D.I.Y. wedding flowers ~ centerpieces

Are you ready for this?! This is the post where we show you how to design the big floral pieces for your wedding–it’s so exciting! We’re going to explore several possibilities, talking you through the pros and cons of each one.  Unless noted, each of these designs is arranged in a glass container with a florist’s-tape grid across the opening to support the stems.  For information on getting your flowers prepped for design, click here.  For information about design tools click here.  Let’s start with a splash, shall we?


This piece (and its twin) graced the altar at a summer wedding.  Crammed with gladiolus, roses, hydrangea, and lilies, it was feminine and gorgeous!  If you want a similarly lavish look, choose at least one type of flower with very long stems/stalks.

altar piece with pink roses and gladiolus, white roses and hydrangea

altar piece with pink roses, lilies, & gladiolus, and white roses & hydrangea

Flowers: The longer the stems, the better. At least one extra-long-stemmed flower type is essential to create the fanned shape at the back. Designs of this scale also look spectacular with draping flowers, such as orchids, placed near the opening of the vase so they look like they’re spilling over.

Container: Tall cylinder or trumpet vase. The photo shows a glass cylinder wrapped in pink satin ribbon ruching.

Difficulty: Considerable. The more flowers needed to fill a container, the longer it takes to complete the piece.  A person with limited floral design experience may begin to feel overwhelmed long before the piece is finished.  If you plan one or more large-scale pieces, allow plenty of time to complete them–possibly up to two hours each if you’re a beginner.  

Expense: This depends partly on which flowers you choose, but think about something of this scale being in the $100 range.  If you’re dying for this look but want to execute it for less, ask your florist for suggestions.

Build it! This piece was made to be viewed from the front only, since it was positioned against a wall.  The designer started with a greenery base, then placed the tallest flowers in the back and worked forward in a height gradient.  Notice the triangular shape of the whole design: more flowers are placed across the “bottom,” which in terms of the vase is the shortest, front-most position.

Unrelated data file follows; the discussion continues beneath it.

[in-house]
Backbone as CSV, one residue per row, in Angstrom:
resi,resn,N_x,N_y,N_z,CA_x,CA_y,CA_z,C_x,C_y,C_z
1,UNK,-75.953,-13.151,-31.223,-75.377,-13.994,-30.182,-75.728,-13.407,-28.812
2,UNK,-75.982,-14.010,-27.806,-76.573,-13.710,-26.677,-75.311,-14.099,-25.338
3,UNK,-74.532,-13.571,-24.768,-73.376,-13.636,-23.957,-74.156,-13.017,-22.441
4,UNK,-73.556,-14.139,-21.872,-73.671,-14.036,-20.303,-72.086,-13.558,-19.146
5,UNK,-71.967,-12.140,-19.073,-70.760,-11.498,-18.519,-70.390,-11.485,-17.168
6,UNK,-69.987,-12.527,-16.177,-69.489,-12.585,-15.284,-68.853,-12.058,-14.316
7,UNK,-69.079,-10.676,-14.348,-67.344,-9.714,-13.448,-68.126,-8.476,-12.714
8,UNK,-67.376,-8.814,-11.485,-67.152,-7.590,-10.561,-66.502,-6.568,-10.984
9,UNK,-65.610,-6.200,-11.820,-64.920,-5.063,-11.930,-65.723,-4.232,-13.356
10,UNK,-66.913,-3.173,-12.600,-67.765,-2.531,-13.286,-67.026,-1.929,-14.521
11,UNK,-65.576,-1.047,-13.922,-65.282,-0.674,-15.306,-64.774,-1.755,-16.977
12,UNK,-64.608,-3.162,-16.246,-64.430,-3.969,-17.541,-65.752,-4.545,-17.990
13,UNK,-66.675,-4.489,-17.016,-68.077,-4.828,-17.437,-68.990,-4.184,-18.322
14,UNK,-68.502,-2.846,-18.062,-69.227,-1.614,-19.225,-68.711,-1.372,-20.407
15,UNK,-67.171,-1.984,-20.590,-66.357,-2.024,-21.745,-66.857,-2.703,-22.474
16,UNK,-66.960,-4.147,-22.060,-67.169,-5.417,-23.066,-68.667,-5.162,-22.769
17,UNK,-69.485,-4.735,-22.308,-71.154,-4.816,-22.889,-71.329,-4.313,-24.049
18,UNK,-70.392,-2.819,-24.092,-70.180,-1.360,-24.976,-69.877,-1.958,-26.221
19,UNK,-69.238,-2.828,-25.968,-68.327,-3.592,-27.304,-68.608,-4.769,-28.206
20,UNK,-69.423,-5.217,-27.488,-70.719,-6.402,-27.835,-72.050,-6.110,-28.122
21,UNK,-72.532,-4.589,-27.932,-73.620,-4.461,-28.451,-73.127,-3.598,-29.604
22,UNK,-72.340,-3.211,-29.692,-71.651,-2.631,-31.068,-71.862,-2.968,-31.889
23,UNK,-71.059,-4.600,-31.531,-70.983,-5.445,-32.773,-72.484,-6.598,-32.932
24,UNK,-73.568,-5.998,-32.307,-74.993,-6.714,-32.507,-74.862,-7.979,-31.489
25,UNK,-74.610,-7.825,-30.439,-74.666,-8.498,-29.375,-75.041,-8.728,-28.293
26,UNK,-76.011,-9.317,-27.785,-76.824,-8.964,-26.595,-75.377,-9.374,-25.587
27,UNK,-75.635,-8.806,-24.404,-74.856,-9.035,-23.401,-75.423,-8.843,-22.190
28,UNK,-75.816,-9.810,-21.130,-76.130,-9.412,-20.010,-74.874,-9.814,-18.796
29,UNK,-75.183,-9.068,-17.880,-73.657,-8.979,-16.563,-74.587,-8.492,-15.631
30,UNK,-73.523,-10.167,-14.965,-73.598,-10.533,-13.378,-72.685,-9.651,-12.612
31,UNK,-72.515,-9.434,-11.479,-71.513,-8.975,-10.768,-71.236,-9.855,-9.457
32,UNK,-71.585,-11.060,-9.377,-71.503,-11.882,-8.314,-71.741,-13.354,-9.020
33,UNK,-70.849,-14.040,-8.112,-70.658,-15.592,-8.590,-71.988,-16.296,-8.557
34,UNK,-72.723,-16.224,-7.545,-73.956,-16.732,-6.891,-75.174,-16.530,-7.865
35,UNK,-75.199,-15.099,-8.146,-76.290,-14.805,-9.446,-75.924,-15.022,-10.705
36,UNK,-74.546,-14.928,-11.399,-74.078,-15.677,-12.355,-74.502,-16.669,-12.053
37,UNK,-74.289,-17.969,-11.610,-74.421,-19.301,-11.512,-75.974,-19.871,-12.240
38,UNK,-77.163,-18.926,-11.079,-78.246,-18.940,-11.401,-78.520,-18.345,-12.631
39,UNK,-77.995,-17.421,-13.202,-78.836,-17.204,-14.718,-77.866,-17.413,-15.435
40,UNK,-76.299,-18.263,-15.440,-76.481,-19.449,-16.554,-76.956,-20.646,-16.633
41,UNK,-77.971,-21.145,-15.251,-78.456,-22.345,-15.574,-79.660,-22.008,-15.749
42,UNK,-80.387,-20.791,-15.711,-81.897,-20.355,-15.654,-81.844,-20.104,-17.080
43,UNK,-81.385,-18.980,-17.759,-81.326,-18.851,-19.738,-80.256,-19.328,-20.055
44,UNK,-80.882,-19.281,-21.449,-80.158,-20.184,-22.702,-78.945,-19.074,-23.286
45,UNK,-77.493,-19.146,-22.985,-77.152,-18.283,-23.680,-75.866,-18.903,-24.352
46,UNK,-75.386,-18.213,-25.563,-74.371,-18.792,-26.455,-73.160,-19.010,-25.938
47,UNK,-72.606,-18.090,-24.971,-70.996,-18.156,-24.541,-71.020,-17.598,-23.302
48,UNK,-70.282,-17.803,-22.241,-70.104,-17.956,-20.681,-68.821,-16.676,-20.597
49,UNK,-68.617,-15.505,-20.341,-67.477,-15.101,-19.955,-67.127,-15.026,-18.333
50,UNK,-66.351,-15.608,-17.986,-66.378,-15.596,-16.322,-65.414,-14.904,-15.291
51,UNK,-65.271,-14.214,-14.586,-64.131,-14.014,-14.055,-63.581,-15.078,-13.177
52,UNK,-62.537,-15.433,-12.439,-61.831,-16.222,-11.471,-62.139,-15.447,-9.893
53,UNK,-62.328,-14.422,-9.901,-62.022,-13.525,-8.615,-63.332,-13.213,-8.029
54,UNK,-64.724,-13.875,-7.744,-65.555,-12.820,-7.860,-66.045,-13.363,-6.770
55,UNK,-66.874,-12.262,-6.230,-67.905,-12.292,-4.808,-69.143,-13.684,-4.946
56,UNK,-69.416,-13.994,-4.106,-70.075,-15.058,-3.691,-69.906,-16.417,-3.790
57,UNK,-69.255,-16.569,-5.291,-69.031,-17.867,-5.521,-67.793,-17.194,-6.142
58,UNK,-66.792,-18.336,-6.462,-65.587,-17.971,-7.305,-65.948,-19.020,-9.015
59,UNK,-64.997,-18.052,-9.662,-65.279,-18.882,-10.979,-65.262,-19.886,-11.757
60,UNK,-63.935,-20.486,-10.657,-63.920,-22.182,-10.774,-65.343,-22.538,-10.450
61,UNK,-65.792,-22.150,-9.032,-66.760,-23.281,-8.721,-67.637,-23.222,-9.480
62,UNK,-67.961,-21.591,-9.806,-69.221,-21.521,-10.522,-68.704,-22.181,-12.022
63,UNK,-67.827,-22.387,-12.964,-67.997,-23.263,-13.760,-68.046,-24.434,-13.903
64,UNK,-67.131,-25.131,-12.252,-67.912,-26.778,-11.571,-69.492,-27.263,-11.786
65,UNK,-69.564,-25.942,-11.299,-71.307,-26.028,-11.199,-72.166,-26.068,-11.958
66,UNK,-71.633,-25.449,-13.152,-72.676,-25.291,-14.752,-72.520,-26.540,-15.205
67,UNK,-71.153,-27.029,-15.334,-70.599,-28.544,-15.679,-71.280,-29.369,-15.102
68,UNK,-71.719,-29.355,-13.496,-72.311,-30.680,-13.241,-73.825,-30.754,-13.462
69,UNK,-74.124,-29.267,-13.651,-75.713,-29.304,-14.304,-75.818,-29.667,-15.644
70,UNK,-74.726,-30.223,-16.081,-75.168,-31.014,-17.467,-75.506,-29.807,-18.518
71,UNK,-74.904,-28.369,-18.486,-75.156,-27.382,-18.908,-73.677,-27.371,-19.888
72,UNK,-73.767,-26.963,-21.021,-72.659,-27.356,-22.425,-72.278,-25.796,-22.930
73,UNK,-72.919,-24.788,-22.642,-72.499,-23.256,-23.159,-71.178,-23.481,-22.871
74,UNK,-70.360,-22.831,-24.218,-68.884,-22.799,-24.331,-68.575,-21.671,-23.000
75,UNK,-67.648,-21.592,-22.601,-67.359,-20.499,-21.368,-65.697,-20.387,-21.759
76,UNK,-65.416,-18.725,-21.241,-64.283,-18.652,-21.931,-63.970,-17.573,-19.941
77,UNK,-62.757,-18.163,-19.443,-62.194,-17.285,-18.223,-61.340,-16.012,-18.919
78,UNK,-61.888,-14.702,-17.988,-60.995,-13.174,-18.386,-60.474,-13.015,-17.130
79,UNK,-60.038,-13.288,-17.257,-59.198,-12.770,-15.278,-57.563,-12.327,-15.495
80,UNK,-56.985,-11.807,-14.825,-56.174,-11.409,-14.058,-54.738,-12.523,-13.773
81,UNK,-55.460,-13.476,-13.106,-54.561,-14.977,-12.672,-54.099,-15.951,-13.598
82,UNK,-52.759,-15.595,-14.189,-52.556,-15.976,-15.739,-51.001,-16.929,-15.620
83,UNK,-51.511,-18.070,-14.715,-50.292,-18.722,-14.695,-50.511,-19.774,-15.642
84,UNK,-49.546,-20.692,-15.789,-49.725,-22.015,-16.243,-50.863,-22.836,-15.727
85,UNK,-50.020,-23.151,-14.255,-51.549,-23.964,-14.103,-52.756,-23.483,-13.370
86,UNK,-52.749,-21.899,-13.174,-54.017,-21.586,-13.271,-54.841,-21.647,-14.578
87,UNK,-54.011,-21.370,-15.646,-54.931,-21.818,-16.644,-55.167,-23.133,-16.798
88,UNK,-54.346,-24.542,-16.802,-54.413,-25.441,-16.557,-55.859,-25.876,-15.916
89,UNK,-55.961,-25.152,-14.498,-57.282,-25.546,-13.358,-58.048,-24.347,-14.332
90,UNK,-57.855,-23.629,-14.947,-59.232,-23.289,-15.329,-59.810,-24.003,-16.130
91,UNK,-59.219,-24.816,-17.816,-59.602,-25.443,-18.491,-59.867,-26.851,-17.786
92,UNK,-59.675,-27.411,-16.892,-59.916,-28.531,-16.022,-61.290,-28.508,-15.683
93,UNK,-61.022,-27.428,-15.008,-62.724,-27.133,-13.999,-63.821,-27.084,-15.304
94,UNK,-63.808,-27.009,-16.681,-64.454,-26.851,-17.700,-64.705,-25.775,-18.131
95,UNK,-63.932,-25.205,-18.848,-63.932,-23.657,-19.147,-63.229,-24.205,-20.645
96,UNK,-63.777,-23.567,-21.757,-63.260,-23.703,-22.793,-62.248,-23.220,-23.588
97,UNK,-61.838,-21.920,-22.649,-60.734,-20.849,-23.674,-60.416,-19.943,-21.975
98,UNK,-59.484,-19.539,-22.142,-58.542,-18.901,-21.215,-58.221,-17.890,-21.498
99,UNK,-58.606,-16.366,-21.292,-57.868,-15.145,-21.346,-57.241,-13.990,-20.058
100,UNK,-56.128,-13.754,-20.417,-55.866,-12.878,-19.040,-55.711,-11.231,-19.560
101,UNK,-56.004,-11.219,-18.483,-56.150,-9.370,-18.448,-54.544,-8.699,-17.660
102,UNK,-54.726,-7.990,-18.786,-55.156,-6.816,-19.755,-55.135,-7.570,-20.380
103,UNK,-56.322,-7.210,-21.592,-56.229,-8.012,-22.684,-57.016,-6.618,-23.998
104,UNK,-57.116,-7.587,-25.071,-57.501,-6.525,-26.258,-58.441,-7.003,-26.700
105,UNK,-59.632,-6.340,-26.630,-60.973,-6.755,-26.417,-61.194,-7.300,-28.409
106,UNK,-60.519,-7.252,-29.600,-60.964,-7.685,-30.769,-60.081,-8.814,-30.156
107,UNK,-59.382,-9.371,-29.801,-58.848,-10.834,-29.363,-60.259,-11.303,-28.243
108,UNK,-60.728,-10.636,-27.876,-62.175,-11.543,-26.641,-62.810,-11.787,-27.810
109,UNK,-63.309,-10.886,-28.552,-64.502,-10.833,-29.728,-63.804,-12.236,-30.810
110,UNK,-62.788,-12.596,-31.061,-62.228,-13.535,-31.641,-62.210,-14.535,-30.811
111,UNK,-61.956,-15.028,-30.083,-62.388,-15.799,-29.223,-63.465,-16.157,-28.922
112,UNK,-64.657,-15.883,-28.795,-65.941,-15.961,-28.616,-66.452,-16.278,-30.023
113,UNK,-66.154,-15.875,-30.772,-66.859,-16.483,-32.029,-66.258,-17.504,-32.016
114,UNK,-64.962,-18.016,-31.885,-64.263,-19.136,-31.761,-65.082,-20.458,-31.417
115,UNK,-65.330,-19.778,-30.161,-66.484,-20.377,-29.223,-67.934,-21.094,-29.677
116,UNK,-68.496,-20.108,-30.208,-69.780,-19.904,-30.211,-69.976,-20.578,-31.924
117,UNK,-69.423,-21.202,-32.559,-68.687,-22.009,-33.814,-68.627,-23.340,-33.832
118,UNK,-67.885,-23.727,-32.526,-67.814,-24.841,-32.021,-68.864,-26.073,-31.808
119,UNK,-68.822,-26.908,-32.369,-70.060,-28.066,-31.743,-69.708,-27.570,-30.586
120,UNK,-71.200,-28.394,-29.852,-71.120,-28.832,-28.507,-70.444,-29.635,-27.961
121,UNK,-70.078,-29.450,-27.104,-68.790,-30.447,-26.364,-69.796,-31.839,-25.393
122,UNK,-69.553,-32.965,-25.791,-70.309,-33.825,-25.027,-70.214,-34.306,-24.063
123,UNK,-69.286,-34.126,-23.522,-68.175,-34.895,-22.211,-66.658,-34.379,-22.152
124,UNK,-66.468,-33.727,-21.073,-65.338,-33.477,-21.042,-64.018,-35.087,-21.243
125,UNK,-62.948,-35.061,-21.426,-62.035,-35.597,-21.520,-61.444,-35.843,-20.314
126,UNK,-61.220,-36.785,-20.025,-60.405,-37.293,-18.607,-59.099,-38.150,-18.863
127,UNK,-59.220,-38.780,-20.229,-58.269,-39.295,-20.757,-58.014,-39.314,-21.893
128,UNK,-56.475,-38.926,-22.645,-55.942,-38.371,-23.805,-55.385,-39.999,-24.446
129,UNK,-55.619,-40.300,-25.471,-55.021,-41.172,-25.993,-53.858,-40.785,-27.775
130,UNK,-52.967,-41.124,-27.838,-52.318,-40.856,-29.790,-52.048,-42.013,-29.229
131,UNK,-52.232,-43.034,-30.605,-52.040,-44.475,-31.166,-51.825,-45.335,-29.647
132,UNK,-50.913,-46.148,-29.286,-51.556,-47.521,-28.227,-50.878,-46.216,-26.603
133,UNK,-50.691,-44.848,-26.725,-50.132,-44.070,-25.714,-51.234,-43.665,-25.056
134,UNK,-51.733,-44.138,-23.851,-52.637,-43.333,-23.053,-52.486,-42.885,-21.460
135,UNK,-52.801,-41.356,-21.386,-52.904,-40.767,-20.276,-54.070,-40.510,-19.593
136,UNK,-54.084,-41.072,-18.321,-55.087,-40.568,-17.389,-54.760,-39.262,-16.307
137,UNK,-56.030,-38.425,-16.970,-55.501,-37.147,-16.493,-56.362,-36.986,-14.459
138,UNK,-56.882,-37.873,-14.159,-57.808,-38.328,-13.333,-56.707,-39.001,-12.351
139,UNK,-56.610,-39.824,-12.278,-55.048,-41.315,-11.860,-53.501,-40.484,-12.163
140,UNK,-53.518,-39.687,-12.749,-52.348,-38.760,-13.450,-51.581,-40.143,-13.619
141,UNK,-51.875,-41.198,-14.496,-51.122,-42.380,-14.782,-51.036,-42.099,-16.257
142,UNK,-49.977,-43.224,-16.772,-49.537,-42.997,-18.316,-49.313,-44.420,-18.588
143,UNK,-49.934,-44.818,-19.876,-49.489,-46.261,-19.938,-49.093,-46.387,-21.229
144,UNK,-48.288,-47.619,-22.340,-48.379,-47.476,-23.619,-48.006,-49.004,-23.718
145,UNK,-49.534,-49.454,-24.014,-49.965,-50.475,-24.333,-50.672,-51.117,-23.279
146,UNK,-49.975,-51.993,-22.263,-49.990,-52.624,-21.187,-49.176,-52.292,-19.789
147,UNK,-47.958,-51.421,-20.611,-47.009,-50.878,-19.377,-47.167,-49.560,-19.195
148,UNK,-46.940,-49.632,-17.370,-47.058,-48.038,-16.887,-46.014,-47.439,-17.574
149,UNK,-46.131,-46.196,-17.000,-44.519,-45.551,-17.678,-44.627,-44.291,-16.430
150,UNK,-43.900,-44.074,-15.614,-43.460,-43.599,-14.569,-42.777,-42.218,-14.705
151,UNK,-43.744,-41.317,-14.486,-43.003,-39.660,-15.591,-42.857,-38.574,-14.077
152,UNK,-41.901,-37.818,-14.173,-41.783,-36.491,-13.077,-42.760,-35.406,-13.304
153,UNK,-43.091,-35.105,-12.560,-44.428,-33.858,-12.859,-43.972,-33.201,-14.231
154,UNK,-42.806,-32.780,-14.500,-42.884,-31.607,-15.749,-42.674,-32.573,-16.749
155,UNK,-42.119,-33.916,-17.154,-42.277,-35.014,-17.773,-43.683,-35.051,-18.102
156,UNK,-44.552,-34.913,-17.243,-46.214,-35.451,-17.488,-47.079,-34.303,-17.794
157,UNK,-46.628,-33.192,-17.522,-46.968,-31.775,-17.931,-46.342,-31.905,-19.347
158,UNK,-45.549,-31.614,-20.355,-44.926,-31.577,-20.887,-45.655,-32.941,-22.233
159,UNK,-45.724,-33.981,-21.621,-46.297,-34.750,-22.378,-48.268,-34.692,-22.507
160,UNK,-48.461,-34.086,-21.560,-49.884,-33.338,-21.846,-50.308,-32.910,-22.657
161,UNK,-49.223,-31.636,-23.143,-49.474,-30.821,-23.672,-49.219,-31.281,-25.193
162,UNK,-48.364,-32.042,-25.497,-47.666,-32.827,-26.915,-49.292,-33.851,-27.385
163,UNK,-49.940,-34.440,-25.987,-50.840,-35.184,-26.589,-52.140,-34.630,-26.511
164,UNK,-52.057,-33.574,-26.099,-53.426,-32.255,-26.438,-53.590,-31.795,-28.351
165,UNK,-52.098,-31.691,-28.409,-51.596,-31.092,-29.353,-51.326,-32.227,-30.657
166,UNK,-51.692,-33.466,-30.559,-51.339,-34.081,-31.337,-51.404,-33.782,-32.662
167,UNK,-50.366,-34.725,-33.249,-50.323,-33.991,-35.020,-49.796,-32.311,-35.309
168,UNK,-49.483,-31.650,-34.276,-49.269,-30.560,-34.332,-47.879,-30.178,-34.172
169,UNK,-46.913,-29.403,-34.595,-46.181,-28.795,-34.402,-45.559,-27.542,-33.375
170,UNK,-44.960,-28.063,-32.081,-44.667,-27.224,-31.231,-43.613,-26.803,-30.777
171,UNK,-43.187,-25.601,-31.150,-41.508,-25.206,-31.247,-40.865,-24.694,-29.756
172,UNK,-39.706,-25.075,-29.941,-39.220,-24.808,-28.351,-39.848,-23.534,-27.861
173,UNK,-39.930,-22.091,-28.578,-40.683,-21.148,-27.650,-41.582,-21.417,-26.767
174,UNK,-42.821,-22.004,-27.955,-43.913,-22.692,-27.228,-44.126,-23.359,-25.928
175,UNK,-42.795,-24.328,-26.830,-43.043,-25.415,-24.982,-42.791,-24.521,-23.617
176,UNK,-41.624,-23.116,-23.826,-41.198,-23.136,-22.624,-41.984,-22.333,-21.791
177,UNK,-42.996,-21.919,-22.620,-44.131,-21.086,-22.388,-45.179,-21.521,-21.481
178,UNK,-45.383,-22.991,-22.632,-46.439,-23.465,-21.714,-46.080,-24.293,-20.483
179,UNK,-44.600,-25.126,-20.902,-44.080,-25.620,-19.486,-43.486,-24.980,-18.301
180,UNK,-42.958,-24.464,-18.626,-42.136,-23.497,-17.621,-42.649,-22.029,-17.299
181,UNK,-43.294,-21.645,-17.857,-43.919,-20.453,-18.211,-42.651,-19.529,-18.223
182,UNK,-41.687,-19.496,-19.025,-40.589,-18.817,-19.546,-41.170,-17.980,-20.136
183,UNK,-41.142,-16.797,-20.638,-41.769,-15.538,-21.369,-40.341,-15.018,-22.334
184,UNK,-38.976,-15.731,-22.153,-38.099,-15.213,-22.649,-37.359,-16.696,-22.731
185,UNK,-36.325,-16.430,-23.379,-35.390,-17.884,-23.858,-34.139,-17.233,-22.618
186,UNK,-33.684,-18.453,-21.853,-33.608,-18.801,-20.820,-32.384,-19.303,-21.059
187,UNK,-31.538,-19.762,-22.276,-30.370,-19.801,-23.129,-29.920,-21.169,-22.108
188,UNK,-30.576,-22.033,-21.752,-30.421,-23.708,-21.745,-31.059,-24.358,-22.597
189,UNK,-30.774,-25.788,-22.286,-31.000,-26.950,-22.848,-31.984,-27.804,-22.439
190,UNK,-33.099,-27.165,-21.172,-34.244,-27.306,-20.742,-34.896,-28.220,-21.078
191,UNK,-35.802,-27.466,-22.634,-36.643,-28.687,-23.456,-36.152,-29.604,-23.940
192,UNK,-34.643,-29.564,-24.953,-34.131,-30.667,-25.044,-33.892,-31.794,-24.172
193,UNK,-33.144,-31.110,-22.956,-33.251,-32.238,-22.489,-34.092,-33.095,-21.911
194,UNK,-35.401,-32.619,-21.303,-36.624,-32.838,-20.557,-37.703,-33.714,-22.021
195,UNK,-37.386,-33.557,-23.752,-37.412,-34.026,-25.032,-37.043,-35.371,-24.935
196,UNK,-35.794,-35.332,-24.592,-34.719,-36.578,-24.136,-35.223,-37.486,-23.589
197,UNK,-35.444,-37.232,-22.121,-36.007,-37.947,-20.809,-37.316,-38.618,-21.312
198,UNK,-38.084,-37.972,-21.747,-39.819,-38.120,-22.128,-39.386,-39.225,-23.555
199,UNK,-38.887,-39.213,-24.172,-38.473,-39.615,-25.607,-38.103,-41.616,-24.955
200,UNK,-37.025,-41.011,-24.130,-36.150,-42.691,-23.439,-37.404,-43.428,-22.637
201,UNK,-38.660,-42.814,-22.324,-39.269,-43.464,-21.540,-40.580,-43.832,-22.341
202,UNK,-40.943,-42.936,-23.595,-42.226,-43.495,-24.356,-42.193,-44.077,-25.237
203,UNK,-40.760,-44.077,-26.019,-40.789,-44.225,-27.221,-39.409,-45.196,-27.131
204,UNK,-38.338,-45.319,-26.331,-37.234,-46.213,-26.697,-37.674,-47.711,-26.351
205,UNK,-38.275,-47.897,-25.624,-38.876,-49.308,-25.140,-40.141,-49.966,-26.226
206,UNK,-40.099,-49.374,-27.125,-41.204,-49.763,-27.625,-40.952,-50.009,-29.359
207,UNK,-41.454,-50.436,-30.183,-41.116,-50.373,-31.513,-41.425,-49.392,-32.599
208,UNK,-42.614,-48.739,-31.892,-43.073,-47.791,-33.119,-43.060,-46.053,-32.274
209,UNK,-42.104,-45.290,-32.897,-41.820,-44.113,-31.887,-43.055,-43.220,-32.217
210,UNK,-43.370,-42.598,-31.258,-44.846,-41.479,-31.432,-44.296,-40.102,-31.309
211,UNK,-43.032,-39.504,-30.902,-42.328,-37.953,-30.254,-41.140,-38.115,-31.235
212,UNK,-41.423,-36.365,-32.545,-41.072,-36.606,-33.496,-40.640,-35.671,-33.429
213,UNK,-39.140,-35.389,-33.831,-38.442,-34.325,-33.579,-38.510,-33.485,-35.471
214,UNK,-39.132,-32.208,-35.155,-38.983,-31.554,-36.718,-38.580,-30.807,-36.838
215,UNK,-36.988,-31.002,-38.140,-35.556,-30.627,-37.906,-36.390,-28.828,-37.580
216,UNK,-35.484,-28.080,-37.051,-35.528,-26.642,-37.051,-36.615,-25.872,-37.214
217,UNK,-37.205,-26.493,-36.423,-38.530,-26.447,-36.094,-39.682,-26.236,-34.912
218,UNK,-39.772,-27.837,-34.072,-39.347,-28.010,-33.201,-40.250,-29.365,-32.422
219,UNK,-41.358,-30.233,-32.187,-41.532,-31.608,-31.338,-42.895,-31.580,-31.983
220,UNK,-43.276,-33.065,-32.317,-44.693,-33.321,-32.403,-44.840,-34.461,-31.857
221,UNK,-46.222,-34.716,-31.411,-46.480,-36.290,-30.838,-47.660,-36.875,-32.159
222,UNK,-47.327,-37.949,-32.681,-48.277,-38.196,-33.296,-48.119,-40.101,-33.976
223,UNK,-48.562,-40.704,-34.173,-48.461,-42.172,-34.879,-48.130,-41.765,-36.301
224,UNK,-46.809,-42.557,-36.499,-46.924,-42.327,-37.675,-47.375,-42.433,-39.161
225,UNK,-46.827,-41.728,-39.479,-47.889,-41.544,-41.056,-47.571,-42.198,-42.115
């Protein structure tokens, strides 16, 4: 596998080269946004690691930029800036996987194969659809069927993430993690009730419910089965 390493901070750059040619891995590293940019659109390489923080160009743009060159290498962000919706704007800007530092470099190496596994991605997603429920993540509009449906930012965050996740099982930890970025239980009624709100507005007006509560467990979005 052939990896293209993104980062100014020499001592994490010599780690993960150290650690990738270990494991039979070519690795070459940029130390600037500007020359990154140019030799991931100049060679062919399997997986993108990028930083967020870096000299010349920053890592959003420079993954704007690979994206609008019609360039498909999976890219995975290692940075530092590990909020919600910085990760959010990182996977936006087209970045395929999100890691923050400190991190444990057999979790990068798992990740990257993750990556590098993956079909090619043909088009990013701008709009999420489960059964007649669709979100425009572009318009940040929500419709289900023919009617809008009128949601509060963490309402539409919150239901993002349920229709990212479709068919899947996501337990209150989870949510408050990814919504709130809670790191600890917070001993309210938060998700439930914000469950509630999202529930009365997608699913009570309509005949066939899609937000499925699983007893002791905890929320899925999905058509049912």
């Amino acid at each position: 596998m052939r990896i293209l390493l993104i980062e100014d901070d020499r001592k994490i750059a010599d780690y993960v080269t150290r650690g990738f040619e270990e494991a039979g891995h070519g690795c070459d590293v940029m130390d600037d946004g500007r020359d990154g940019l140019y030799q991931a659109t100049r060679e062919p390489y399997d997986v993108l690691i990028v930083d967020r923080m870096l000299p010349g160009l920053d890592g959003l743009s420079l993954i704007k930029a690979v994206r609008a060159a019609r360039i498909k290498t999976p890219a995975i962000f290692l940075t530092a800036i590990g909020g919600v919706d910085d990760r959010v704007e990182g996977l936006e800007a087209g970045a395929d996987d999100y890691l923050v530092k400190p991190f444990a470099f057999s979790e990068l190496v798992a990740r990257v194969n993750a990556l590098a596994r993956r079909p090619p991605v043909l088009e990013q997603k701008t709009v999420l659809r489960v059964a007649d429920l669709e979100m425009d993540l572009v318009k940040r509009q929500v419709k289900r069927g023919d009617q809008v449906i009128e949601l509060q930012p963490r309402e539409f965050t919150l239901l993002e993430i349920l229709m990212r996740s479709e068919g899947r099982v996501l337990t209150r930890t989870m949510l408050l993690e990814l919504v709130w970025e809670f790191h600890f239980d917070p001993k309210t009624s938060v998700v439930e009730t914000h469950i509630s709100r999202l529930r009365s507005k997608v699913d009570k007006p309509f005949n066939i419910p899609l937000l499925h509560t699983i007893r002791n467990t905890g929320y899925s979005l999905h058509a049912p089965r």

On the other end of the size spectrum is this sweet Mason jar of hydrangea, statice, hosta, and turkey grass.  Simple vases like this can be tailored to any décor, not just country chic.  More ideas below!

Flowers: Shorter flowers, or flowers that can be cut short, are your best bet here.  Steer clear of line flowers such as delphinium, larkspur, bells of Ireland, and gladiolus.  Match bloom size to vase size too.  A large Gerbera daisy bloom could almost overwhelm a tiny vase, so consider scale.

Container: Let your imagination run wild!  Jars, teacups, upcycled soda bottles (Izze, anyone?), and so on–if it can hold water, it can be a vase!

Difficulty: Almost no difficulty whatsoever.  We’ll be so bold as to say you’ll be less stressed after assembling these easy-as-pie arrangements.

Expense: Again, it depends on the flowers, but these could easily be $10 or less, even factoring in the cost of the container.

Build it! No tape grid needed; just cut stems to a suitable length and drop them into water!